4. The period during which Shirūyeh and the men and women who succeeded him reigned, whether included or not included in the number of the kings of Persia, up until Farrukhrādkhushrī, including an interruption between [the] two reigns, was four years.  It was a period of unrest and turmoil.  But when the Persians became aware of the discord that reigned over them, of the ascendancy that was gradually going to Rum and of the corruption into which their religion and their ordinary life had fallen, they sent for a son of Kisra named Yazdagard, who had run away from Shirūyeh when he had had his brothers put to death.  They proclaimed him their king even though he was only fifteen.  There were various parties and their factions were divided, warring against each other.  The inhabitants of each place, town or village of the kingdom fought against their neighbors.  Such a diffusion of disorder, of division of the community, corruption of the kingdom and discord among the people in the city lasted for eight months.  The reign of Yazdagard coincided with the first year of the caliphate of Abu Bakr, and the eleventh year of the reign of Heraclius, King of Rum.

The Annals of Eutychius of Alexandria (10th c. AD) – chapter 18 (part 2)

Heraclius arrives at Jerusalem, and massacres the Jews. 

6. When he entered the city and saw that everything had been destroyed and burned by the Persians, he felt a deep sadness; then when he saw that Modestus had [re]constructed the Church of the Resurrection, of the Skull and the church of Mar Constantine, he felt great joy and thanked Modestus for what he had done.  The monks and the inhabitants of Jerusalem said to him: “The Jews living around Jerusalem, together with those from Galilee, took the side of the Persians, and they helped them when they invaded the country.  They went to the trouble of killing more Christians than did the Persians: they destroyed the churches and set fire to them”.  Then they let him see the dead who had been cast in the Mamilla, and made him aware of how many Christians they murdered, how many churches had been destroyed at Tyre by the Jews.

Heraclius said to them: “What do you want, then?”

“That you give us satisfaction,” they replied. “Kill every Jew who is found around Jerusalem and in Galilee, because if another hostile people come to us, we don’t want them to help them again against us, just as they have helped the Persians.”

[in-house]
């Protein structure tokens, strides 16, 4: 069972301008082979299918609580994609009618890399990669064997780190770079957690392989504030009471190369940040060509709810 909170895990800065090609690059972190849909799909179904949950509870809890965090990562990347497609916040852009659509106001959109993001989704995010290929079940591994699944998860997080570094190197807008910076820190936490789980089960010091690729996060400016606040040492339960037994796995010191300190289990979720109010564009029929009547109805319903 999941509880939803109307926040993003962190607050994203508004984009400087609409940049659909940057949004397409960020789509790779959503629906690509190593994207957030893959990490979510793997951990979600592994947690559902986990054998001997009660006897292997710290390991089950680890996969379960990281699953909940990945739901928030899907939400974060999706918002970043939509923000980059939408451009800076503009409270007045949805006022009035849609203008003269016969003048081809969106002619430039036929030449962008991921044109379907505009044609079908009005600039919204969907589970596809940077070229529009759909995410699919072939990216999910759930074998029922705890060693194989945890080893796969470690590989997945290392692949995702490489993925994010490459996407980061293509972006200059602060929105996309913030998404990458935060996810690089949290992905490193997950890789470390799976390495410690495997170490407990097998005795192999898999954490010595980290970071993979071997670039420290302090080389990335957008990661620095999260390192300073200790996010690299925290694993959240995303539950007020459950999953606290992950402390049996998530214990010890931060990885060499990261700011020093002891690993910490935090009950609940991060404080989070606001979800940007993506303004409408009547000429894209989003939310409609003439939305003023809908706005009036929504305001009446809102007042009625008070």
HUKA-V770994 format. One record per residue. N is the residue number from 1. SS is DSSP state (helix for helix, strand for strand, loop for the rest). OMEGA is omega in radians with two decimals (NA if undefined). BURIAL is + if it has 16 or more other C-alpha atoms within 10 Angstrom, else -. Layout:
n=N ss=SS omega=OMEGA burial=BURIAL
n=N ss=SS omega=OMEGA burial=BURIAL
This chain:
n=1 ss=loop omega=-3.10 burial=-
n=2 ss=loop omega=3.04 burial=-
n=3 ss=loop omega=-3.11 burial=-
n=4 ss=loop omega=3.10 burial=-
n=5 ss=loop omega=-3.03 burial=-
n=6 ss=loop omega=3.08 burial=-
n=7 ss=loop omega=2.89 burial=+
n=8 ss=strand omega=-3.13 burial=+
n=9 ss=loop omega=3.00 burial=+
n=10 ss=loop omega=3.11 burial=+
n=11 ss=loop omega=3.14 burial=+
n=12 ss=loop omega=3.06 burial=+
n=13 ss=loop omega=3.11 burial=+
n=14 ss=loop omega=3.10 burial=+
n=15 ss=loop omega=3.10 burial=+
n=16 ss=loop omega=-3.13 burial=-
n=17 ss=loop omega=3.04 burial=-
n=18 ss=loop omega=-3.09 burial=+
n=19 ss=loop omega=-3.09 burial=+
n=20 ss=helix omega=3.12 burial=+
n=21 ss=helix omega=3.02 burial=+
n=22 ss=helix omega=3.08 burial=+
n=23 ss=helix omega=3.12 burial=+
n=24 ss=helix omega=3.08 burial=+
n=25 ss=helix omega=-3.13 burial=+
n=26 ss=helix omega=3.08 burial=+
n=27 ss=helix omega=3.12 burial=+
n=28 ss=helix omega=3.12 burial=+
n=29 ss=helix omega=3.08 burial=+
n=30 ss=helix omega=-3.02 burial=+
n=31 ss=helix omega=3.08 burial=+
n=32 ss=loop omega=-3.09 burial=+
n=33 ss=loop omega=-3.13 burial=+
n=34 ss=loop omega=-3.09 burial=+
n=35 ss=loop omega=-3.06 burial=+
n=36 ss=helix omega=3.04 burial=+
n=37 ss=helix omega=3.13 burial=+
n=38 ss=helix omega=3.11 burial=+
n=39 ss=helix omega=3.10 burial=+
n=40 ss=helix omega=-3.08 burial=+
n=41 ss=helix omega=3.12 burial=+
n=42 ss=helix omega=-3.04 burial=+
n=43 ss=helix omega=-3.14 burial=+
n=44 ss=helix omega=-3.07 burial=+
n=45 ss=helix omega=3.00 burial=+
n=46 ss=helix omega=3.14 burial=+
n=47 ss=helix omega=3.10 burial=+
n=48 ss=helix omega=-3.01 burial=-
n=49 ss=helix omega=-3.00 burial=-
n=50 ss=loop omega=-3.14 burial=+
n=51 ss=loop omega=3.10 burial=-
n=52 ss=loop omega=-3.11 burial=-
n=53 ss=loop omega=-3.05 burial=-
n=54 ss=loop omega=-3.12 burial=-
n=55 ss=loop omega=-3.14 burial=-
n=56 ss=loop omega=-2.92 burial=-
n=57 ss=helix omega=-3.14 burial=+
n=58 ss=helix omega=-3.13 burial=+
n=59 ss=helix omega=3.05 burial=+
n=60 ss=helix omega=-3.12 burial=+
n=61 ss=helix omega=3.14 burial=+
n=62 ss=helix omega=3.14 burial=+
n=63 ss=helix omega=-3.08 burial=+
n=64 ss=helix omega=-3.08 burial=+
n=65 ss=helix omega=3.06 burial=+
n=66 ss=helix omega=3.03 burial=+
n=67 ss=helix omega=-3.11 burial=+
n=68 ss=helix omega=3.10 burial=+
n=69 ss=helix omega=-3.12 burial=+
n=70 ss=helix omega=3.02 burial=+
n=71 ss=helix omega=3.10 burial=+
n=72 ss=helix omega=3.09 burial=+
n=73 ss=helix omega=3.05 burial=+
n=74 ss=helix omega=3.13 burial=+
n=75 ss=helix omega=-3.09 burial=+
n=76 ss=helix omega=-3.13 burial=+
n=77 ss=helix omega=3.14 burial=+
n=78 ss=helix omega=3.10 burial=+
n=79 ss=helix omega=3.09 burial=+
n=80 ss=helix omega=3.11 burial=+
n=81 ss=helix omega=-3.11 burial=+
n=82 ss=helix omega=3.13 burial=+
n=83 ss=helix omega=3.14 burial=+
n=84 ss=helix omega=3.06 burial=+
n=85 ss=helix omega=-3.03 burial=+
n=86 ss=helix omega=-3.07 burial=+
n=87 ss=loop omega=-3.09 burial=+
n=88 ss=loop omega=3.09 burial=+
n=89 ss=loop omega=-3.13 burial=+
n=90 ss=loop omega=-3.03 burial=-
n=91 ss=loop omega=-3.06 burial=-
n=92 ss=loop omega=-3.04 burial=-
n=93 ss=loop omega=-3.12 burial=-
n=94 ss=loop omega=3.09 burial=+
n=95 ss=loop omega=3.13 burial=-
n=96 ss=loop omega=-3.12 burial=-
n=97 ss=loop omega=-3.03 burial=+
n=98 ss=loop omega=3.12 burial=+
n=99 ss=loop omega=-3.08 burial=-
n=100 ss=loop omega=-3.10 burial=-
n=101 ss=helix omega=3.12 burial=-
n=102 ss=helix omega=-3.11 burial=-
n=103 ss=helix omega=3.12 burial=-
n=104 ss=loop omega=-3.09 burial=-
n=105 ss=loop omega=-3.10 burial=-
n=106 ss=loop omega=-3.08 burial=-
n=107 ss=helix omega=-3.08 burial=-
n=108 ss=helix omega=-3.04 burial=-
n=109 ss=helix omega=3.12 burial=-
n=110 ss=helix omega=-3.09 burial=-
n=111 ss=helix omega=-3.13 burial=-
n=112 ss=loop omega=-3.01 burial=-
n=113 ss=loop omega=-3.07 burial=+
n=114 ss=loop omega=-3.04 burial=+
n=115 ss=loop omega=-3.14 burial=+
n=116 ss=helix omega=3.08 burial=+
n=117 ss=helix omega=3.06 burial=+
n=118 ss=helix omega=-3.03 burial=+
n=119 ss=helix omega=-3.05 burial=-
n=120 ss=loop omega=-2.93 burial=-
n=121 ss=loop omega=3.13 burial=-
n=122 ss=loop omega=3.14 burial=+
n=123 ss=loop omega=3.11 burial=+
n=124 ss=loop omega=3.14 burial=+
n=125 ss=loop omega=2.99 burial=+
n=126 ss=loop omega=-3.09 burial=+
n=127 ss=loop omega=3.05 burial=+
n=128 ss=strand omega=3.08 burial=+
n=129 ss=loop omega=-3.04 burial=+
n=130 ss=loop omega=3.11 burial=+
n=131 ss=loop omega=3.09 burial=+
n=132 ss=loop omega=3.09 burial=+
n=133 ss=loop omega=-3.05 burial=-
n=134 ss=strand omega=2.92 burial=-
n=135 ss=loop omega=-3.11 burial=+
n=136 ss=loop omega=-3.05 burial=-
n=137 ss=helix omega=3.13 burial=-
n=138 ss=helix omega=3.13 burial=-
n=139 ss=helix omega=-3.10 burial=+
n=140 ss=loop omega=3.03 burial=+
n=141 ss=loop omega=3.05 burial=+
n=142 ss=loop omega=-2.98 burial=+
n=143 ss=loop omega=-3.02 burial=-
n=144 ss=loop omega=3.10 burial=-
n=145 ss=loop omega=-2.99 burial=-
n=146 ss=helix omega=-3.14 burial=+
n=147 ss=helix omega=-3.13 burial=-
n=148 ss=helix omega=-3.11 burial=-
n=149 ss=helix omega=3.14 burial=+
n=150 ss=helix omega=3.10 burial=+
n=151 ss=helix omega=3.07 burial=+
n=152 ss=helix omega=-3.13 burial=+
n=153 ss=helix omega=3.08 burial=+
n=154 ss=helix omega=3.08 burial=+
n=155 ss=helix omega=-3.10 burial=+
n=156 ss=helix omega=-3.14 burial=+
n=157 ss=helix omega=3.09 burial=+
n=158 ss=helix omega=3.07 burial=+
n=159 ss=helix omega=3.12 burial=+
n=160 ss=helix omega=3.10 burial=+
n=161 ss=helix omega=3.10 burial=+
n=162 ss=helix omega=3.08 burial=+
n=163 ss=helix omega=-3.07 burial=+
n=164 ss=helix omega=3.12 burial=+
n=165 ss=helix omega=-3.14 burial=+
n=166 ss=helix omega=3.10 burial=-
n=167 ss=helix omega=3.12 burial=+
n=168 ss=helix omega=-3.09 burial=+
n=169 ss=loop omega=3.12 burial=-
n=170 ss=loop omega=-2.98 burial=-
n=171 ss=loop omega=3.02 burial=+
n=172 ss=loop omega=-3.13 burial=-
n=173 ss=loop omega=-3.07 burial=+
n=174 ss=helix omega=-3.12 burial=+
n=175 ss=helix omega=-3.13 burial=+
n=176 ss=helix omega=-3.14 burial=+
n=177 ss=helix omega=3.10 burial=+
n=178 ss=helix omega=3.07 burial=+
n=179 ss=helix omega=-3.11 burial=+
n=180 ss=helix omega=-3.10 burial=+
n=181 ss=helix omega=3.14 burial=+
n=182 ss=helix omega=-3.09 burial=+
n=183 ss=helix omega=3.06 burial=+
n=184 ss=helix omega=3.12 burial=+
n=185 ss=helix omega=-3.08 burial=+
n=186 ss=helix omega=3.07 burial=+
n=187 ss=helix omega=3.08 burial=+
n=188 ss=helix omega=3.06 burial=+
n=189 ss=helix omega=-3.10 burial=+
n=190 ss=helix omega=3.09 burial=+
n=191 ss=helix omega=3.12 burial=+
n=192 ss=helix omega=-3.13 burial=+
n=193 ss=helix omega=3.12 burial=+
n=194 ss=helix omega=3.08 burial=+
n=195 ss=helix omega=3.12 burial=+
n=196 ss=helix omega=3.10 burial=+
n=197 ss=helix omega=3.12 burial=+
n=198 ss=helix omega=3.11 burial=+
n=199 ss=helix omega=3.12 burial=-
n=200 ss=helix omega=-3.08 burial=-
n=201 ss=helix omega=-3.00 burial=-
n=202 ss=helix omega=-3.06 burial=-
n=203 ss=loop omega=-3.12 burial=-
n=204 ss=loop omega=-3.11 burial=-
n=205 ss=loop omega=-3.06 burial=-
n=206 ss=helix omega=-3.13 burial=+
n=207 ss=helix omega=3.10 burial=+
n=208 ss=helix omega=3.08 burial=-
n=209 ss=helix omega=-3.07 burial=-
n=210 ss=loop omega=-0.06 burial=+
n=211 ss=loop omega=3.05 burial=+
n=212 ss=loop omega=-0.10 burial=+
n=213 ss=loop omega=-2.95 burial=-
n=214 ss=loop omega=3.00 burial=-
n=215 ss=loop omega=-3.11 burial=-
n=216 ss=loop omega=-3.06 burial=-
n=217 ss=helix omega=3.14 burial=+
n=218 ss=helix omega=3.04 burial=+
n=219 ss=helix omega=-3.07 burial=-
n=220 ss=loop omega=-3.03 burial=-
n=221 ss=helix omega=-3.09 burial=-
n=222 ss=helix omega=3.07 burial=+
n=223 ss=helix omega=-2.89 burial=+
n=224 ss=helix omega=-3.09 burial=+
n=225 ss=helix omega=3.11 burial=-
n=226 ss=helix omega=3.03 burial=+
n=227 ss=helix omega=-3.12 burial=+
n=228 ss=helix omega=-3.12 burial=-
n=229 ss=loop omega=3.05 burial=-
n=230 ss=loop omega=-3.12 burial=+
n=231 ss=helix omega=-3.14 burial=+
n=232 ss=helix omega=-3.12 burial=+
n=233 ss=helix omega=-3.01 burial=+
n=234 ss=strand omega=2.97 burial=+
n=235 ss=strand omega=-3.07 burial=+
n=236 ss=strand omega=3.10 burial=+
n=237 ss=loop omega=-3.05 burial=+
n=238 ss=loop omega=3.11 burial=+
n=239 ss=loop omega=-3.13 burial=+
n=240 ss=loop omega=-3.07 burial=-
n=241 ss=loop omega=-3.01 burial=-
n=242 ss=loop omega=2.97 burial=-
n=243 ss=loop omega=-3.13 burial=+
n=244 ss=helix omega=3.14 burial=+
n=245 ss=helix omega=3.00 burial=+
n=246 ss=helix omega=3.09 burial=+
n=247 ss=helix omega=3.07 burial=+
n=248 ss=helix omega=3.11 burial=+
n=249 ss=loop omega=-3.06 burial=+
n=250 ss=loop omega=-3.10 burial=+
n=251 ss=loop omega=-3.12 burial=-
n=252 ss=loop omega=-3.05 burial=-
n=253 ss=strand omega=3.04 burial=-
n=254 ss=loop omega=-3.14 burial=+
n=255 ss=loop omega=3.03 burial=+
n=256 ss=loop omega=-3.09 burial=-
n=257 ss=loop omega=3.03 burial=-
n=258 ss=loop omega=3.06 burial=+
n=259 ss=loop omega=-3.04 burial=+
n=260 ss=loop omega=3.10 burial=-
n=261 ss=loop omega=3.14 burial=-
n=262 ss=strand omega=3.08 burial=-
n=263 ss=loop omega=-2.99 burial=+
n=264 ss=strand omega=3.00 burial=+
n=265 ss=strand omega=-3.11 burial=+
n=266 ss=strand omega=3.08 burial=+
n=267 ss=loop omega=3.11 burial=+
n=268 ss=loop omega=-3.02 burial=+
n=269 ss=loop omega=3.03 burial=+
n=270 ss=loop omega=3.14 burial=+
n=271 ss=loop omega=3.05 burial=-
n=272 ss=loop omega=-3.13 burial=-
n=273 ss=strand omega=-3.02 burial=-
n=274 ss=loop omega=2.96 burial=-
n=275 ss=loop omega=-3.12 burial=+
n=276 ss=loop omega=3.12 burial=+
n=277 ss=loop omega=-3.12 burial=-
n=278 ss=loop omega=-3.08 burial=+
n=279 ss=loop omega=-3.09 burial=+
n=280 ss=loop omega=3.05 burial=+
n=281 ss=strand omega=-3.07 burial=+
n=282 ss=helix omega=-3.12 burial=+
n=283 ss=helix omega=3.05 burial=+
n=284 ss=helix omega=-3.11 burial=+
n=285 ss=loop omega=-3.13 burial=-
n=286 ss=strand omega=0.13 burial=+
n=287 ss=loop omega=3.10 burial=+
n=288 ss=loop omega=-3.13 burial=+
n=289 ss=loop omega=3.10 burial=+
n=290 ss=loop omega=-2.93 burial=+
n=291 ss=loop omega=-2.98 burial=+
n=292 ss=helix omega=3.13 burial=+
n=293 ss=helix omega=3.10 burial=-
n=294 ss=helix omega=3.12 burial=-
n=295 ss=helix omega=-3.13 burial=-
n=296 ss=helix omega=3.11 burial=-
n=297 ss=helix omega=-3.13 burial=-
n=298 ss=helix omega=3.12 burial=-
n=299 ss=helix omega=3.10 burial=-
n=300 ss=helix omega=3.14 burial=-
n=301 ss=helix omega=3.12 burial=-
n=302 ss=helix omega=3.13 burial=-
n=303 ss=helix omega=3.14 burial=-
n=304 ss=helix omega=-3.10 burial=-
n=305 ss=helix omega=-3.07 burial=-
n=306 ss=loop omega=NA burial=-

Heraclius said to them: “How could I kill them, having already given them my protection and having put in writing my promise to them? You yourselves know what happens to those who violate a treaty.  If I violated the treaty and the oath, it would be shameful for me, and a reprehensible action on my part.  And I do not think that, if I were to give in writing a treaty to others who were not Jews, that they would accept it from me.  No, if I do not keep faith with the treaty signed with them, I would be a perjurer, a traitor, I would no longer be trusted by the people, not to mention the severe guilt and shame that I would receive in the presence of Christ our Lord, for the extermination of a people to whom I had given my protection, leaving my promise in writing.”

They answered: “Christ our Lord, he knows that killing them by your hand would be a cause of forgiveness for your sins and purification for your sins. Men, for their part, will justify you, because when you gave your protection to the Jews you did not know, or had not learned, how many Christians they had killed nor how many churches had been destroyed.  They have come to meet you and have they received you with gifts with the sole purpose of deceiving you, to avoid the punishment for what they have perpetrated.  If you kill them, it would be a worthy sacrifice that you offer to God.  We would not assign this guilt to you, or cause it to be imputed to you.  So also we will ask our Lord Jesus Christ to pardon it.  We will do for you, in the week that precedes the great fast and in it which is allowed to eat eggs and cheese, a [period] of absolute fasting: for the whole of the great fasting period we will fast for you and will abstain, in that time, from eating eggs and cheese, to last as long as Christianity”.  The Melkites, in fact, in that week abstained from meat and lived on eggs, cheese and fish, as is demonstrated by the Typicon of saint Mar Saba. “We will fast for you,” they said, “and we will abstain from eating all kinds of fat things.  We will make it a rule, a prohibition and a curse so that this can never be changed, and will send written in every part of the world, as we ask forgiveness for what will be done.”